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moonspots
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PostWed Nov 11, 2020 6:33 pm 
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cdestroyer wrote:
To all those who give us veterans a thank you for your service, you are welcome.

Yes. And I've always felt that I didn't contribute much as compared to those who were the actual "boots on the ground". My job was to help ensure that IF they were ever called upon, they would fly - the Minuteman Missiles. So far, they're still waiting, and thank God for that.

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"Out, OUT you demons of Stupidity"! - St Dogbert, patron Saint of Technology
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runup
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PostWed Nov 11, 2020 9:11 pm 
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Iím fortunate to still be in contact with some of those I was honored to serve with years ago.  The consensus among us is that those most deserving of recognition for their sacrifices are those who wait and worry during deployment of a loved one and must deal with whatever the outcome may be.
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nordique
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PostThu Nov 12, 2020 8:24 am 
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I was drafted out of grad school in 1966, out of a program from which no one else was ever drafted.  In WW2, dad got a draft notice; he tore it up and enlisted in the army air corps where he served as a flight instructor, saving the lives of more than a few rookie pilot trainees who were ill suited to flying.  I did well in basic training and the army sent me to military intelligence school, which was very interesting and served at Ft Bragg in a military intelligence unit.  My unit was then sent to Vietnam for a year, where I worked in a joint U.S. Army/South Vietnam Army MI unit that processed captured enemy documents.  South Vietnamese translated those documents into rough English and we college kids made them into intelligence reports that were widely shared.  Only a few of us edited those secret reports so we could tell who wrote what when some of our work turned up in Time magazine.  When the 1968 Tet Offensive started, I climbed up onto the roof of one of our buildings to take photos.  I was wounded by enemy sniper fire on that rooftop.  I was able to climb back down, one-legged, and was rushed by my buddies to a big army hospital which soon came under enemy fire as well.  I was flown out of Vietnam the next day to Japan.  After two weeks of stabilization in Japan, I finally was flown to California and then on various flights back to my home state on the east coast.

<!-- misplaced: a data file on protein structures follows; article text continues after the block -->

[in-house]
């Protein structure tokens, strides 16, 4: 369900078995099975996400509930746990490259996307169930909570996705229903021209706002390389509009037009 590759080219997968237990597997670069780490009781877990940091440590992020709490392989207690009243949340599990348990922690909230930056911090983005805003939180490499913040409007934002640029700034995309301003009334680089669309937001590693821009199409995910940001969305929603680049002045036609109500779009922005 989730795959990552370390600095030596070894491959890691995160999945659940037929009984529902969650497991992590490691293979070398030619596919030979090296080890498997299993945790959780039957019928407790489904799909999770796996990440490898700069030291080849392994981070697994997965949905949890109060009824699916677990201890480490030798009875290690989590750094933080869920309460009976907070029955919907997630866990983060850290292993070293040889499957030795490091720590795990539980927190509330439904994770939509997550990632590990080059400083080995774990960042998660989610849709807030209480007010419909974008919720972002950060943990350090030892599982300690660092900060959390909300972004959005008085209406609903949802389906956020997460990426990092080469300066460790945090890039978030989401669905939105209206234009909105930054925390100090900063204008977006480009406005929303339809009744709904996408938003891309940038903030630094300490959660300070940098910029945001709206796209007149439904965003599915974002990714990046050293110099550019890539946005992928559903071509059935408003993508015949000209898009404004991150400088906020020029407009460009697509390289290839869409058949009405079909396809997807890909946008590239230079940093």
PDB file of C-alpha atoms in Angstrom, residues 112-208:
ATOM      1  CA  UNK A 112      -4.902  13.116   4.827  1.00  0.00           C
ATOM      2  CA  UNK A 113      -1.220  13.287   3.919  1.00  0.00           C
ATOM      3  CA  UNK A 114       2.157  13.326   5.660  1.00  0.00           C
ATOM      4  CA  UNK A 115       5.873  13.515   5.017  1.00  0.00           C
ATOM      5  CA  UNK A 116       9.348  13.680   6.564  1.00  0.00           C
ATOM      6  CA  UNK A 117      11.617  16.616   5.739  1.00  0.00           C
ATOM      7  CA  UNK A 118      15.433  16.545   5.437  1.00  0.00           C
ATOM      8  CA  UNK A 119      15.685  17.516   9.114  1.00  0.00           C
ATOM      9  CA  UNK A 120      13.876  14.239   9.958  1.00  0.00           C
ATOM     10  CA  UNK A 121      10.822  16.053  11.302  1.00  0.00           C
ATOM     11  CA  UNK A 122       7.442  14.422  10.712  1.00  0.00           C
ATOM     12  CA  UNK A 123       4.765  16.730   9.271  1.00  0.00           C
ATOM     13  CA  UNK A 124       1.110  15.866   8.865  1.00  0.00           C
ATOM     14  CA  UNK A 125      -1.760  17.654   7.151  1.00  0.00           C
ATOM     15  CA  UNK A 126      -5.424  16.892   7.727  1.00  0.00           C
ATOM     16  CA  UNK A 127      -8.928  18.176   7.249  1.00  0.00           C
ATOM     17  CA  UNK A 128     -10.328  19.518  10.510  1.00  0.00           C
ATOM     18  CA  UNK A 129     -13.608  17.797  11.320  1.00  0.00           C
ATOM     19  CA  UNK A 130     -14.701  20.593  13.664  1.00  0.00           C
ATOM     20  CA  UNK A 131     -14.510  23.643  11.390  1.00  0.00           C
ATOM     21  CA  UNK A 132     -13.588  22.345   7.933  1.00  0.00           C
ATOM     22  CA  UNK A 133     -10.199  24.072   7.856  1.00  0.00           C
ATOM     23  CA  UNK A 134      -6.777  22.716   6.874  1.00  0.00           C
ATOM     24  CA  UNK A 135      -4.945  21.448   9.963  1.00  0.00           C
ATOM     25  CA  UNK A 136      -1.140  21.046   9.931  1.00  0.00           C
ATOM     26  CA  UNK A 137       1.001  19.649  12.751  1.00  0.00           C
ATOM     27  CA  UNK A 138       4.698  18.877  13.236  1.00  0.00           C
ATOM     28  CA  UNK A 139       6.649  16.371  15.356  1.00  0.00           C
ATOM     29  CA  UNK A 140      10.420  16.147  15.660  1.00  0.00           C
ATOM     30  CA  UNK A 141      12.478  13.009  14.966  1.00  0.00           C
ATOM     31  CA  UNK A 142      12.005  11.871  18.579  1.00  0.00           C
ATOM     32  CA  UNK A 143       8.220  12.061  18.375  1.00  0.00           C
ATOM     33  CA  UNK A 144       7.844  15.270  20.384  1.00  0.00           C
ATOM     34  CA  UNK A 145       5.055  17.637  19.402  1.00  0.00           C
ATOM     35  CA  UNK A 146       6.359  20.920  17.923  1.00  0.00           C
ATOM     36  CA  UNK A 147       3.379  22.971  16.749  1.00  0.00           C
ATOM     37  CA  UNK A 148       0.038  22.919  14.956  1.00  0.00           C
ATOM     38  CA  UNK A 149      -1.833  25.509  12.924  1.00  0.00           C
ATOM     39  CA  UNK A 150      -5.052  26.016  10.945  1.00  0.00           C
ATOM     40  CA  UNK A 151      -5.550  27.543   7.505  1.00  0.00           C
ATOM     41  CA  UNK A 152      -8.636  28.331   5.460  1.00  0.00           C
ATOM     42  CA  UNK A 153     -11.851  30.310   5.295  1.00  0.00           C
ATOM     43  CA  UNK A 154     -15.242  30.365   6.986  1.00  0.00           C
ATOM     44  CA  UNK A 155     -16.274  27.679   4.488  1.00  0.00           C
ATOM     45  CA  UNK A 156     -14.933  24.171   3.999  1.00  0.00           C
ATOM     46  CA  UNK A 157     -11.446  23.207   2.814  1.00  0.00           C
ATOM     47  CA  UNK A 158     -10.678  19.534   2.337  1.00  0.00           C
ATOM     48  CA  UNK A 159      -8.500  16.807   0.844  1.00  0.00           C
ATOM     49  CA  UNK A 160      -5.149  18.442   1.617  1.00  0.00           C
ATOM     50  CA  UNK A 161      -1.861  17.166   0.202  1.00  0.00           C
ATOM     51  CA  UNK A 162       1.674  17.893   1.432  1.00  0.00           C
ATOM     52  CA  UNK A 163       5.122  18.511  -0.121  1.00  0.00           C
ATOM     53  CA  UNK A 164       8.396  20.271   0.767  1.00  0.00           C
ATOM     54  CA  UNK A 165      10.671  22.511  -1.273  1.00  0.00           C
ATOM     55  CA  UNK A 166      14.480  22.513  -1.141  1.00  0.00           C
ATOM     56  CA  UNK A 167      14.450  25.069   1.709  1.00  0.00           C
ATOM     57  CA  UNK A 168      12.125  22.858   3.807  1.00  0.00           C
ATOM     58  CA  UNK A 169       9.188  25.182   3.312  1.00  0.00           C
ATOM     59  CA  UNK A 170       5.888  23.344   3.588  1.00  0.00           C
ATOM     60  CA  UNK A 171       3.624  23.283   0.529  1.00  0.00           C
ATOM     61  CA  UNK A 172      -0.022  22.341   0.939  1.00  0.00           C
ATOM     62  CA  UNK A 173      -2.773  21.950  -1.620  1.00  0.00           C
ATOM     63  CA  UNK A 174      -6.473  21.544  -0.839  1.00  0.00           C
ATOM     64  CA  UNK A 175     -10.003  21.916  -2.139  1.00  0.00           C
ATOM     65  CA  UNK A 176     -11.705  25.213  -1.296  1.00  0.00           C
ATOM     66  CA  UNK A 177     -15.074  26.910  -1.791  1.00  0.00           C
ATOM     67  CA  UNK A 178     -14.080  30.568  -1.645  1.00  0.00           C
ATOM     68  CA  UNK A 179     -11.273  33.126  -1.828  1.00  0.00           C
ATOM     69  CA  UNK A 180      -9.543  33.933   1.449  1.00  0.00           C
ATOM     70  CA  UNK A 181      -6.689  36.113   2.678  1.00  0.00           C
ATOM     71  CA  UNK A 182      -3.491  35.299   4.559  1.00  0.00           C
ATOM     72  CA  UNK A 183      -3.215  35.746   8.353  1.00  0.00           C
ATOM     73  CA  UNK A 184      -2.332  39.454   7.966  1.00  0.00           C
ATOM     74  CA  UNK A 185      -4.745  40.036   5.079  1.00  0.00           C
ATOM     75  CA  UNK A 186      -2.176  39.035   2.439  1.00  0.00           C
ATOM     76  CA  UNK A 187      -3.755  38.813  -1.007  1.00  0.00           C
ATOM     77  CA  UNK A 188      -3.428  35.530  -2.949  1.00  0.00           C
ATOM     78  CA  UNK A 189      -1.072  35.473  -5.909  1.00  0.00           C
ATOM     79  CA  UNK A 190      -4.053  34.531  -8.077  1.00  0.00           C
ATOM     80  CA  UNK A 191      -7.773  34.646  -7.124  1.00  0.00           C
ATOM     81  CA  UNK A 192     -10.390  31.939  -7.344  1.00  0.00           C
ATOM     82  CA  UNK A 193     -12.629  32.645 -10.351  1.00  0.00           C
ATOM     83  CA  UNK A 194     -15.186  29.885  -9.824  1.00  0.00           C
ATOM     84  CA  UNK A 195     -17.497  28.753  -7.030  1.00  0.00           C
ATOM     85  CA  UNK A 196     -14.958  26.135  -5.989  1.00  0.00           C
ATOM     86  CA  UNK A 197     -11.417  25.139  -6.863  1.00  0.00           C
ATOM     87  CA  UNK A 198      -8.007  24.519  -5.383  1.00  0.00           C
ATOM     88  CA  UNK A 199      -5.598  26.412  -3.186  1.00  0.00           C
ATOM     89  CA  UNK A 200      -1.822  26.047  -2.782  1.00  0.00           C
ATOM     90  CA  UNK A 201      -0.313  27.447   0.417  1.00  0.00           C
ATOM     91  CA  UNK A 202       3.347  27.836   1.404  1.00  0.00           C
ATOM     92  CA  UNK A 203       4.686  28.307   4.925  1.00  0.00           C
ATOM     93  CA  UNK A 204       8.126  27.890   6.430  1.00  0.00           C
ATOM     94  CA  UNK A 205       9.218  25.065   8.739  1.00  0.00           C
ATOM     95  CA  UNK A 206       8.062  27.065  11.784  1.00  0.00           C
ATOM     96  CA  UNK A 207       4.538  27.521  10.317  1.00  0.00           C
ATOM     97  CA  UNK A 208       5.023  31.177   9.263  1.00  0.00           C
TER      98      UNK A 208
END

When I finally got out of the army, on crutches, I was declared no longer physically able to perform my duties, so I at least got out of years of reserve duty.  I always had great medical coverage in my working years which was good since that right leg generated a lot of later operations.

And that is why I am so happy to now be able to hike without crutches, if slowly!  I get around the house on crutches often.

Near the Saigon Central Market.  Then, as now, always a camera at the ready.
Near the Saigon Central Market.  Then, as now, always a camera at the ready.
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williswall
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PostThu Nov 12, 2020 10:45 pm 
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What the hey, myself and my father.....